James Comey’s contact for the leaked memos of his private conversations with President Trump has confirmed that he was given a special government status.
Columbia law professor Daniel Richman previously worked as an unpaid “special government employee” (SGE) for the former FBI director, Fox News reported.
“I did indeed have SGE status with the Bureau (for no pay),” Richman told Fox News in an email in response to questions about the scope of his work with the FBI.
According to Fox News:
Richman emerged last year as the former FBI director’s contact for leaking memos documenting his private discussions with President Trump – memos that are now the subject of an inspector general review over the presence of classified material. Sources familiar with Richman’s status at the FBI told Fox News that he was assigned to “special projects” by Comey, and had a security clearance as well as badge access to the building. Richman’s status was the subject of a Memorandum of Understanding.
While Richman’s portfolio included the use of encrypted communications by terror suspects, the sources said Richman also was sent talking points about the FBI’s handling of the Hillary Clinton email investigation.
A special government employee is “an officer or employee who is retained, designated, appointed, or employed to perform temporary duties, with or without compensation, for not more than 130 days during any period of 365 consecutive days,” according to the Office of Government Ethics.
Richman’s special FBI status emerged when Comey’s former chief of staff, James Rybicki, testified before the House oversight and judiciary committees, Rep. Jim Jordan noted on Fox News’ “Sunday Morning Futures with Maria Bartiromo.”
“During that deposition, it was brought out that Daniel Richman, the guy who information was leaked through to The New York Times, had this special status called special government employee status, where he could sort of come and go in the FBI,” the Ohio Republican said. “It seems kind of interesting that the guy who Comey leaks to is a good friend, who had this sort of unfettered access into the FBI.”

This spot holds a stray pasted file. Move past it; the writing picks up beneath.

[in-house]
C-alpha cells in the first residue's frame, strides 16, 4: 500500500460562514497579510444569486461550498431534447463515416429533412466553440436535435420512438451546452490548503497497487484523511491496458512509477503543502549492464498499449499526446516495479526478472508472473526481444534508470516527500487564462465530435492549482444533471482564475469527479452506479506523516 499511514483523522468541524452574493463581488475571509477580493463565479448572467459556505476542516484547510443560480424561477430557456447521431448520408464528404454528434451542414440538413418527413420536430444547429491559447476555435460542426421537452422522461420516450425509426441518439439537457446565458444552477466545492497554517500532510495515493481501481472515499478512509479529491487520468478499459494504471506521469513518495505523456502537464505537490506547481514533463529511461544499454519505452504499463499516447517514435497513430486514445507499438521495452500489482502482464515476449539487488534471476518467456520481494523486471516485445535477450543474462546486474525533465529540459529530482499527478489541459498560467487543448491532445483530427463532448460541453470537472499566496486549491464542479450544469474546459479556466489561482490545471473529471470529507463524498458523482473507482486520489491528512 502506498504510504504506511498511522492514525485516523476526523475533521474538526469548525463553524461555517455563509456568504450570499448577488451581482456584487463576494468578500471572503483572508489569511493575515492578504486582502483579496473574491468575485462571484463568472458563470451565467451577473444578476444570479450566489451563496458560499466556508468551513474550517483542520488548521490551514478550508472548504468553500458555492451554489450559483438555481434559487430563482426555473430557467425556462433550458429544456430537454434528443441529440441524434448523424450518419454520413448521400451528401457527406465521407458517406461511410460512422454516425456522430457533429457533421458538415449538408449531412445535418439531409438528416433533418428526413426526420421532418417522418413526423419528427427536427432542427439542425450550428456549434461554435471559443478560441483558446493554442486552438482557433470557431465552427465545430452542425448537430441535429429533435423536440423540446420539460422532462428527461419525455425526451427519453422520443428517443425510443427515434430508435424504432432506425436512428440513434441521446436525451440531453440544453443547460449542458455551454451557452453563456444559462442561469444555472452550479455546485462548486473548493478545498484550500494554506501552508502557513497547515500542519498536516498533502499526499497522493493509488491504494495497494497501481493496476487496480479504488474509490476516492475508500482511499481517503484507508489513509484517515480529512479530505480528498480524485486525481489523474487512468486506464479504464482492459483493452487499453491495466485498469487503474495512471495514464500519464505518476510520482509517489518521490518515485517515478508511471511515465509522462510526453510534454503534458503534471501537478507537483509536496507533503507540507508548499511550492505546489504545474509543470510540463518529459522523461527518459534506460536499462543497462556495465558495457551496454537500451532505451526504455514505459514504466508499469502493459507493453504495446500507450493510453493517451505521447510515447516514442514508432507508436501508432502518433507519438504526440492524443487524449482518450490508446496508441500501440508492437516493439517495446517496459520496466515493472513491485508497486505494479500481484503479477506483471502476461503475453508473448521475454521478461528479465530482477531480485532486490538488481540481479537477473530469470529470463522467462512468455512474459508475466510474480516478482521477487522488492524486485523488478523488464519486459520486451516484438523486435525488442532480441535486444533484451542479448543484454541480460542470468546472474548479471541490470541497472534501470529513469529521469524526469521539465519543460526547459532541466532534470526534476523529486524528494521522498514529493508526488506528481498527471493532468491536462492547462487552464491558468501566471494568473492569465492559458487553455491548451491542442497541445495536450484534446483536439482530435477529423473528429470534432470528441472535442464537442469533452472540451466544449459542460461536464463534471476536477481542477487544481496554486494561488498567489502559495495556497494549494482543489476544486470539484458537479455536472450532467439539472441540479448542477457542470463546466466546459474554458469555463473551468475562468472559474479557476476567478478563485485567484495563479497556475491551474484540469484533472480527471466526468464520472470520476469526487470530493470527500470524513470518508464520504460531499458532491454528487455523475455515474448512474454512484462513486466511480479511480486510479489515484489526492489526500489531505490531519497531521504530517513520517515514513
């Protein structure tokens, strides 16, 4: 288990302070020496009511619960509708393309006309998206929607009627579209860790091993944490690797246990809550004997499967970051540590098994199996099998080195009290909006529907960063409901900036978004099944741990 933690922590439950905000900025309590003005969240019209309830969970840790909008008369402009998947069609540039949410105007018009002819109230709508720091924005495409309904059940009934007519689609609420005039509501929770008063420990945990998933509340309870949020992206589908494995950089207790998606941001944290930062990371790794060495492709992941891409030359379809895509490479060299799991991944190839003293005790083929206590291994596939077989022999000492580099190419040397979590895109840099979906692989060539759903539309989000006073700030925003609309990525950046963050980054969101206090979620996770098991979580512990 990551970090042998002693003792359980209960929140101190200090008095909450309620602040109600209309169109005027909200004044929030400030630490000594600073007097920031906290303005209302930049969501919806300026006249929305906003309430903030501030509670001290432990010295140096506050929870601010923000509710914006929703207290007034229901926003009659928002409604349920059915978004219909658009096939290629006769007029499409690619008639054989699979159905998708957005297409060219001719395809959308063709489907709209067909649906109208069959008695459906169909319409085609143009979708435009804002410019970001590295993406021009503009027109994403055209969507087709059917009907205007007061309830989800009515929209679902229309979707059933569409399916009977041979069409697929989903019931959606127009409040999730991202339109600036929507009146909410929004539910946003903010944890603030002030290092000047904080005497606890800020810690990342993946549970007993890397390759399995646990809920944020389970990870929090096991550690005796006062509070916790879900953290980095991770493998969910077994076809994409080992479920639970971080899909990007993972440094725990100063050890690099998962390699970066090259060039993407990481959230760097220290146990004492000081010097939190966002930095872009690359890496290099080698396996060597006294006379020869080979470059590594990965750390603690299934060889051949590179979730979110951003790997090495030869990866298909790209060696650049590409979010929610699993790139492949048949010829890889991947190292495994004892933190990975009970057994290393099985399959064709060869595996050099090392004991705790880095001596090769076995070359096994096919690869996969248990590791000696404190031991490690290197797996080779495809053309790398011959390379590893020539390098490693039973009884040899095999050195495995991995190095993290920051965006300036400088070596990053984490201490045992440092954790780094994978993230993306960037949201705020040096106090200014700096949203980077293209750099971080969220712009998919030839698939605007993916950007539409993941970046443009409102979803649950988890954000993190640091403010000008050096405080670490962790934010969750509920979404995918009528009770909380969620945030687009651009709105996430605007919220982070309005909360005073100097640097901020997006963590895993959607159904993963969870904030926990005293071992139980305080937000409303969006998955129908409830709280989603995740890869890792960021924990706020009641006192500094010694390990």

Rep. Mark Meadows also thinks Richman’s special status was questionable.
“It’s certainly interesting that Director Comey would offer a special job and give full access to his friend when there are 35,000 employees at the FBI. And it isn’t just that he gave these memos to a friend–he gave them to another FBI employee he had hand-picked to act as a ‘special government employee’ of the FBI. The question becomes: how many other people did he give these memos to?” the North Carolina Republican told Fox News.
Richman initially declined to comment when Fox News reached out to him last week but responded to more “detailed questions about his responsibilities under the ‘special projects’ portfolio — and whether they included the Clinton investigation, the Russian counter-intelligence probe, and contact with the media on behalf of senior FBI leadership,” Fox News reported.
The Columbia Law School bio page for Richman indicates that he “served as a consultant to the Department of Justice” and he is “currently an adviser to FBI Director James B. Comey.”
Questions were also directed to the FBI regarding Richman’s “responsibilities under the ‘special projects’ mandate, his security clearance, physical access to the bureau and whether he was the only special government employee during Comey’s tenure,” according to Fox News, which reported that a spokesperson said “the FBI has employed a number of ‘special government employees’ on an unpaid basis, and challenged the notion anyone has ‘unfettered’ FBI access.”
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